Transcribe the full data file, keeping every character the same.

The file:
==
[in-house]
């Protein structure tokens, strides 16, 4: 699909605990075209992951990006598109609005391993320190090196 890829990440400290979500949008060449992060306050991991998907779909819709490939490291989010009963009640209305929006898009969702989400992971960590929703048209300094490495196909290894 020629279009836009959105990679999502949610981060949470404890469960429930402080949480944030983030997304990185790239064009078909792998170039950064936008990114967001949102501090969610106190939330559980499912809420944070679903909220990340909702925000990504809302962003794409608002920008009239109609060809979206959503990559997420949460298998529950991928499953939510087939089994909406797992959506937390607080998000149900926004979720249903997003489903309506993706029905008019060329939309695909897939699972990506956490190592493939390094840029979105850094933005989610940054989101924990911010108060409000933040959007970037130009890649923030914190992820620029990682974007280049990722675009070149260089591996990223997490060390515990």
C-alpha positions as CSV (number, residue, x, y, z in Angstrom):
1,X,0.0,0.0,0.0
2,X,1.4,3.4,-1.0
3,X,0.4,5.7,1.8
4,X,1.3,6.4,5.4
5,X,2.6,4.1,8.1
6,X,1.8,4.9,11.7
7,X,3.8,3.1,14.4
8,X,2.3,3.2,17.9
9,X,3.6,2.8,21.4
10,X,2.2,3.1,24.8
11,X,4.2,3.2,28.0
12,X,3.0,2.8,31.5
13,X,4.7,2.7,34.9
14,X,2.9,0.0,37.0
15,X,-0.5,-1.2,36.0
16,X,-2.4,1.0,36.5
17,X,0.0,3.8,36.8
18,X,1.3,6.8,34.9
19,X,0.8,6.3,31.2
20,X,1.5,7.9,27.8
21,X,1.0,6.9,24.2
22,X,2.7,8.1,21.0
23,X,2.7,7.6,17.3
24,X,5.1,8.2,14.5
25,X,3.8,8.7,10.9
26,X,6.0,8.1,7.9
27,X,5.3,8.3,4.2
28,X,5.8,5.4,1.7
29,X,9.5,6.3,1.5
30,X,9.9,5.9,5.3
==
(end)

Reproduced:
[in-house]
């Protein structure tokens, strides 16, 4: 699909605990075209992951990006598109609005391993320190090196 890829990440400290979500949008060449992060306050991991998907779909819709490939490291989010009963009640209305929006898009969702989400992971960590929703048209300094490495196909290894 020629279009836009959105990679999502949610981060949470404890469960429930402080949480944030983030997304990185790239064009078909792998170039950064936008990114967001949102501090969610106190939330559980499912809420944070679903909220990340909702925000990504809302962003794409608002920008009239109609060809979206959503990559997420949460298998529950991928499953939510087939089994909406797992959506937390607080998000149900926004979720249903997003489903309506993706029905008019060329939309695909897939699972990506956490190592493939390094840029979105850094933005989610940054989101924990911010108060409000933040959007970037130009890649923030914190992820620029990682974007280049990722675009070149260089591996990223997490060390515990």
C-alpha positions as CSV (number, residue, x, y, z in Angstrom):
1,X,0.0,0.0,0.0
2,X,1.4,3.4,-1.0
3,X,0.4,5.7,1.8
4,X,1.3,6.4,5.4
5,X,2.6,4.1,8.1
6,X,1.8,4.9,11.7
7,X,3.8,3.1,14.4
8,X,2.3,3.2,17.9
9,X,3.6,2.8,21.4
10,X,2.2,3.1,24.8
11,X,4.2,3.2,28.0
12,X,3.0,2.8,31.5
13,X,4.7,2.7,34.9
14,X,2.9,0.0,37.0
15,X,-0.5,-1.2,36.0
16,X,-2.4,1.0,36.5
17,X,0.0,3.8,36.8
18,X,1.3,6.8,34.9
19,X,0.8,6.3,31.2
20,X,1.5,7.9,27.8
21,X,1.0,6.9,24.2
22,X,2.7,8.1,21.0
23,X,2.7,7.6,17.3
24,X,5.1,8.2,14.5
25,X,3.8,8.7,10.9
26,X,6.0,8.1,7.9
27,X,5.3,8.3,4.2
28,X,5.8,5.4,1.7
29,X,9.5,6.3,1.5
30,X,9.9,5.9,5.3